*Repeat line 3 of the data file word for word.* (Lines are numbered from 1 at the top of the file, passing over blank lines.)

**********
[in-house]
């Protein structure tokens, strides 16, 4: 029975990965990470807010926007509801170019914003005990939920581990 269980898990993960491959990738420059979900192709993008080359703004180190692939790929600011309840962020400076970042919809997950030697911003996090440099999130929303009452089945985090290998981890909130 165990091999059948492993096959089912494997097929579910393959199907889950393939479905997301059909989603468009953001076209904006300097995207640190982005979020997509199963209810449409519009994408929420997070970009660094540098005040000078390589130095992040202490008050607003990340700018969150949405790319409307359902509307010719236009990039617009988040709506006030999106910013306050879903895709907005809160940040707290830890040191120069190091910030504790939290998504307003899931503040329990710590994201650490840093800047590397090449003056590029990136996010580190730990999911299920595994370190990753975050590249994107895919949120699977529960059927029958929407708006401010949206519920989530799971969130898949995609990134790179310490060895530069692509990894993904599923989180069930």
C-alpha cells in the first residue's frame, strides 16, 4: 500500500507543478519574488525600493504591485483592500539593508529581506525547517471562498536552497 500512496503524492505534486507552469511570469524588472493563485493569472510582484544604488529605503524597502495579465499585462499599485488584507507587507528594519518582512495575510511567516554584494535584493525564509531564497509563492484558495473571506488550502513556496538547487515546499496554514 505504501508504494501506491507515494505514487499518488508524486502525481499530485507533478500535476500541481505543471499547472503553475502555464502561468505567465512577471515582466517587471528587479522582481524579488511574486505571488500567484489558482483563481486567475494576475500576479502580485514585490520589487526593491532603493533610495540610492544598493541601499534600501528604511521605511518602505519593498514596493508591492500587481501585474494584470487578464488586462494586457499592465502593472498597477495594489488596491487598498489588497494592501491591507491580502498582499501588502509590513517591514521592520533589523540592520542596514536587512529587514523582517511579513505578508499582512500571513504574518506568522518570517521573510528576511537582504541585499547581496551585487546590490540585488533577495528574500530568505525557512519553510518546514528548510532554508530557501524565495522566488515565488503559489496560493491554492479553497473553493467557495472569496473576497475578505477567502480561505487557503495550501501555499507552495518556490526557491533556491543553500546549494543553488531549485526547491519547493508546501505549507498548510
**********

C-alpha cells in the first residue's frame, strides 16, 4: 500500500507543478519574488525600493504591485483592500539593508529581506525547517471562498536552497 500512496503524492505534486507552469511570469524588472493563485493569472510582484544604488529605503524597502495579465499585462499599485488584507507587507528594519518582512495575510511567516554584494535584493525564509531564497509563492484558495473571506488550502513556496538547487515546499496554514 505504501508504494501506491507515494505514487499518488508524486502525481499530485507533478500535476500541481505543471499547472503553475502555464502561468505567465512577471515582466517587471528587479522582481524579488511574486505571488500567484489558482483563481486567475494576475500576479502580485514585490520589487526593491532603493533610495540610492544598493541601499534600501528604511521605511518602505519593498514596493508591492500587481501585474494584470487578464488586462494586457499592465502593472498597477495594489488596491487598498489588497494592501491591507491580502498582499501588502509590513517591514521592520533589523540592520542596514536587512529587514523582517511579513505578508499582512500571513504574518506568522518570517521573510528576511537582504541585499547581496551585487546590490540585488533577495528574500530568505525557512519553510518546514528548510532554508530557501524565495522566488515565488503559489496560493491554492479553497473553493467557495472569496473576497475578505477567502480561505487557503495550501501555499507552495518556490526557491533556491543553500546549494543553488531549485526547491519547493508546501505549507498548510